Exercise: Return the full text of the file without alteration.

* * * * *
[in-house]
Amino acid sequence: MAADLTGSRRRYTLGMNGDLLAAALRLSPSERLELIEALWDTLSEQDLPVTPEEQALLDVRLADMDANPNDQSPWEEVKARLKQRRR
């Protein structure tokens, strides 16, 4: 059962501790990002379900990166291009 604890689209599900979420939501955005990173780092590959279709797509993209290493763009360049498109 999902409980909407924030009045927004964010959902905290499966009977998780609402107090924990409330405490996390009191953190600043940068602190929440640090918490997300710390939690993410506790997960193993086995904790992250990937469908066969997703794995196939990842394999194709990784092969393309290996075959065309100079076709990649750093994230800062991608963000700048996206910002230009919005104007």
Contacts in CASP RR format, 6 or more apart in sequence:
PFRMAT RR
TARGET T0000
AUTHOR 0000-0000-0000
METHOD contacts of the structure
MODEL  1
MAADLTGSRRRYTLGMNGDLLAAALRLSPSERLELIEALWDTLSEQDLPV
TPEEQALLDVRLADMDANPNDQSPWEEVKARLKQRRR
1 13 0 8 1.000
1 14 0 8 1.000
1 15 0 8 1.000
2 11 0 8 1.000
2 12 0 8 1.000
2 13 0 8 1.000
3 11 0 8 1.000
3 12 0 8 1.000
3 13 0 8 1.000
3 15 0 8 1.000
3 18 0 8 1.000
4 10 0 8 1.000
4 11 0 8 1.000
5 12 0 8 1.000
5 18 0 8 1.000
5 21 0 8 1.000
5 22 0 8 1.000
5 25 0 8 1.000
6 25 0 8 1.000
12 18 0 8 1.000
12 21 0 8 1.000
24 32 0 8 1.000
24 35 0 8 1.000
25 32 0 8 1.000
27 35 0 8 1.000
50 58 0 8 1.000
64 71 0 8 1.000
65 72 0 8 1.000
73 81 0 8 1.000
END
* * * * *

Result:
[in-house]
Amino acid sequence: MAADLTGSRRRYTLGMNGDLLAAALRLSPSERLELIEALWDTLSEQDLPVTPEEQALLDVRLADMDANPNDQSPWEEVKARLKQRRR
């Protein structure tokens, strides 16, 4: 059962501790990002379900990166291009 604890689209599900979420939501955005990173780092590959279709797509993209290493763009360049498109 999902409980909407924030009045927004964010959902905290499966009977998780609402107090924990409330405490996390009191953190600043940068602190929440640090918490997300710390939690993410506790997960193993086995904790992250990937469908066969997703794995196939990842394999194709990784092969393309290996075959065309100079076709990649750093994230800062991608963000700048996206910002230009919005104007």
Contacts in CASP RR format, 6 or more apart in sequence:
PFRMAT RR
TARGET T0000
AUTHOR 0000-0000-0000
METHOD contacts of the structure
MODEL  1
MAADLTGSRRRYTLGMNGDLLAAALRLSPSERLELIEALWDTLSEQDLPV
TPEEQALLDVRLADMDANPNDQSPWEEVKARLKQRRR
1 13 0 8 1.000
1 14 0 8 1.000
1 15 0 8 1.000
2 11 0 8 1.000
2 12 0 8 1.000
2 13 0 8 1.000
3 11 0 8 1.000
3 12 0 8 1.000
3 13 0 8 1.000
3 15 0 8 1.000
3 18 0 8 1.000
4 10 0 8 1.000
4 11 0 8 1.000
5 12 0 8 1.000
5 18 0 8 1.000
5 21 0 8 1.000
5 22 0 8 1.000
5 25 0 8 1.000
6 25 0 8 1.000
12 18 0 8 1.000
12 21 0 8 1.000
24 32 0 8 1.000
24 35 0 8 1.000
25 32 0 8 1.000
27 35 0 8 1.000
50 58 0 8 1.000
64 71 0 8 1.000
65 72 0 8 1.000
73 81 0 8 1.000
END